Melding the objectives with reporting might help. If I know that Billy did not master R3.2.1 yet, rather than he received a U in reading, I might be more understanding of keeping him working on that material and allowing him to move on in other areas where he was successful. Benchmarking rather than time in grade becomes the way to move through the educational system.

Schwahn and McGarvey argue passionately for transforming education to become personalized to the learner. To utilize technology to maximize individualization, increase real teacher ratios and increase student motivation. By utilizing a system of benchmarks or learner outcomes, as the authors describe them, students and parents can understand where they are on the road of learning. By eliminating a ridiculous age-based grading system and teaching students where they are now, student learning can be maximized, while boredom and frustration can be minimized. They do not argue that this is an easy task. It requires not just change but transformation; a metamorphosis in the way a caterpillar becomes a butterfly. Technology is available to make it happen. Teachers would, mostly, argue that individualized learning is the ideal. Parents want their children to be successful. Children want to feel capable and like learning focused on real goals that are sensible to them. This is possible. TODAY.

This book is the most business-like book on change in education that I have read. It reads like books on leadership and change, not like books on teaching. The voice reflects the authors' bias that change that has occurred in the business world needs to be reflected in society's cultural perpetrator, schools. We cannot continue to change little things and expect big result changes. It is time to redo schools from the bottom up and enact a metamorphosis.

Saturday, June 22, 2013

What research has to say about fluency instruction

The National Reading Panel (2000) identified five elements necessary for effective reading instruction: phonemic awareness, phonics, fluency, vocabulary, and comprehension. Fluency is an area of increasing interest to me because so many of my students are painfully slow readers and poor comprehenders.  Hasbrouck and Tindal's (2006) oral reading fluency research indicates that an eighth grade student reading at the 90th percentile can read 199 words per minute (wpm), one reading at the 50th percentile reads 151 wpm and one at the 10th percentile reads 97 wpm. Consequently a section of an 8th grade text book with 1350 words, is read in not quite 8, not quite 9, and not quite 14 minutes. That is if the child understands the material, is not distracted while reading and has some background information to assist with vocabulary. We all know how challenging those conditions are to obtain and maintain. Our struggling readers are unlikely to persevere for twice as long as the highly fluent readers. If we want our children to become confident capable readers, increasing their fluency will be necessary.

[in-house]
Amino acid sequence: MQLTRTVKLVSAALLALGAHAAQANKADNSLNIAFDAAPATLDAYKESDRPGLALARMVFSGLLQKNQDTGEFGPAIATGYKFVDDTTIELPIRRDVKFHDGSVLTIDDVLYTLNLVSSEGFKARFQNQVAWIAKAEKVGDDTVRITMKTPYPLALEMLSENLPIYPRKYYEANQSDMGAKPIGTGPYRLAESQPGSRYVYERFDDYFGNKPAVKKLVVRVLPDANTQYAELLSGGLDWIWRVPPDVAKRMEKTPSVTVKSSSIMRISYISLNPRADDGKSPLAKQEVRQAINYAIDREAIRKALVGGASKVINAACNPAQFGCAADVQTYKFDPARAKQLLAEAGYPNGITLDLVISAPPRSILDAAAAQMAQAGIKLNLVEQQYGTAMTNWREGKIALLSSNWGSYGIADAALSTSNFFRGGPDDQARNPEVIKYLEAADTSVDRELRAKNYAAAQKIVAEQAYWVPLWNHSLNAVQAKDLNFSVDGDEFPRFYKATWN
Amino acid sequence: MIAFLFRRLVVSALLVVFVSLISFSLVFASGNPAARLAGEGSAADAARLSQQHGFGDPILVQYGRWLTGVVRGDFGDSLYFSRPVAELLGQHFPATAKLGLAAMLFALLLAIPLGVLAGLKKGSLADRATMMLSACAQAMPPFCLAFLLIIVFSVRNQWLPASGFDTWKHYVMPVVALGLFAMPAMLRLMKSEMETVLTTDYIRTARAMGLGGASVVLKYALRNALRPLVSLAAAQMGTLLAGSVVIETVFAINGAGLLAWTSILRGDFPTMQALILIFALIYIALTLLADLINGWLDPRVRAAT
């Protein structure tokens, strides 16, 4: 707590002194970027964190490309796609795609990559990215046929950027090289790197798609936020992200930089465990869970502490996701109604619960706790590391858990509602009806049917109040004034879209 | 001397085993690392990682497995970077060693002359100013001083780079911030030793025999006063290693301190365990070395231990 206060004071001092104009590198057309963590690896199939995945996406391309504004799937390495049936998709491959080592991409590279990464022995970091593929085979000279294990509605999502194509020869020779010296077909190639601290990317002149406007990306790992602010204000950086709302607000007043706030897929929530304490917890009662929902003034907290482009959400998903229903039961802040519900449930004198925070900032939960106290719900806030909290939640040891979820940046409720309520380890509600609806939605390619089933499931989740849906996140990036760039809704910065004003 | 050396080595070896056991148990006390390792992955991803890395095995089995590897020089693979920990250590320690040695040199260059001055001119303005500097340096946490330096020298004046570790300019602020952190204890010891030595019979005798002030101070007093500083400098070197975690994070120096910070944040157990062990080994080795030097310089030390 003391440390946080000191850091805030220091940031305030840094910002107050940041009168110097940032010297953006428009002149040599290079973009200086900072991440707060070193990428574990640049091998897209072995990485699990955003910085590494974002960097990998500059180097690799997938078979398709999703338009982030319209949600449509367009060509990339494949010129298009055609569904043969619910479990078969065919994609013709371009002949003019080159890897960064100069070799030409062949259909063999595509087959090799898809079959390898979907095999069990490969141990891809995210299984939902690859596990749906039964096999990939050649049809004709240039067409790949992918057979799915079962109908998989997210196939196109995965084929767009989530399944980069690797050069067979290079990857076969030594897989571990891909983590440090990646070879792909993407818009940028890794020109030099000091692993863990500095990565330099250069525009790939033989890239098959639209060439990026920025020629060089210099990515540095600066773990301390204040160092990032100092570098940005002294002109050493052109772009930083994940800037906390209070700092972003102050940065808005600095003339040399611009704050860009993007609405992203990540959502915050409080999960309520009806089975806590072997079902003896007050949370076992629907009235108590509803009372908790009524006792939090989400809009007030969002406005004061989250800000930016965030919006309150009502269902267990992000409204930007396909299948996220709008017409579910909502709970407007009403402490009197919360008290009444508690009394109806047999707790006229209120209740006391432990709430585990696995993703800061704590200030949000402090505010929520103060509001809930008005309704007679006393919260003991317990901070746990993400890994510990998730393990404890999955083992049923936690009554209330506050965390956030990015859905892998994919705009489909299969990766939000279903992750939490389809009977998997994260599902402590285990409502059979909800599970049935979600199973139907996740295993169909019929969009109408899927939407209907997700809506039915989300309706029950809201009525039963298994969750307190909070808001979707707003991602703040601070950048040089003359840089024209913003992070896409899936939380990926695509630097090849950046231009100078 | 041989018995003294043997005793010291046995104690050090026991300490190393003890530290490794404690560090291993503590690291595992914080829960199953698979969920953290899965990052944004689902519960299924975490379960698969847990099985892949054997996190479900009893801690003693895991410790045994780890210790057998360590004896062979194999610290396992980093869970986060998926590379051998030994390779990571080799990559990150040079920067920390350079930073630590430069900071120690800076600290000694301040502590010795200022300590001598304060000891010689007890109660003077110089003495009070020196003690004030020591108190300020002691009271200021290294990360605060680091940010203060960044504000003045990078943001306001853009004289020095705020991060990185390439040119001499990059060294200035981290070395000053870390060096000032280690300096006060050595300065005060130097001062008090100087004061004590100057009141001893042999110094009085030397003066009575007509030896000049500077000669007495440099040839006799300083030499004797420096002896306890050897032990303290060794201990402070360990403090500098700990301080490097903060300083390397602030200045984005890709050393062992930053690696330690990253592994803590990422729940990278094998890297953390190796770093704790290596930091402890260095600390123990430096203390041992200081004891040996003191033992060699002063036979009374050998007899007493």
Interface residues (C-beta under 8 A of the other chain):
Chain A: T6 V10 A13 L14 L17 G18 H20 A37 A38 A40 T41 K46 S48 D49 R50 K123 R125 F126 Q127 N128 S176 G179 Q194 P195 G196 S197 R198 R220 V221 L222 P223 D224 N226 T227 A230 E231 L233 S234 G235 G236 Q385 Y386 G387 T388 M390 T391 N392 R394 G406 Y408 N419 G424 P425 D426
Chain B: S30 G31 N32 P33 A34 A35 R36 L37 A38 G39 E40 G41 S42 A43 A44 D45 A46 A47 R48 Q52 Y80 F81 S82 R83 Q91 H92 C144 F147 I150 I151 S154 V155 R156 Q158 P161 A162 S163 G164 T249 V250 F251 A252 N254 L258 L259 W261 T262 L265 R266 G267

What Research Has to Say About Fluency Instruction edited by S.J. Samuels and A.E. Farstrup compiles research from a host of reading experts including Rasinski, Allington, and Samuels himself to discuss what fluency is, why it is important and how to develop it. One interesting aspect of the book is the lack of a firm definition of fluency. Rasinski discuss a dichotomy of two definitions- automaticity, best seen in the supporters of measures like DIBELS where it is all about time, and prosody, the need to read with expression. Interestingly, prosody has not been seen to be linked to comprehension. Topping discusses a Deep Processing Fluency in which stages of fluency occur. Other authors see it somewhere between these concepts. Below is my integration model of fluency. It is cyclical, but the speed of moving through the cycle probably increases with skill. Being a fluent reader at the third grade level does not make one fluent on fifth grade material. Being a fluent reader at the sixth grade level does not make one capable of comprehending complex plot mysteries of Grisham written at that level. Being a fluent reader of sports news does not make one capable of comprehending science news. It is situation specific because of the role of prior knowledge and vocabulary. Understanding this interplay is critical and one of the things that makes reading such a difficult skill to teach.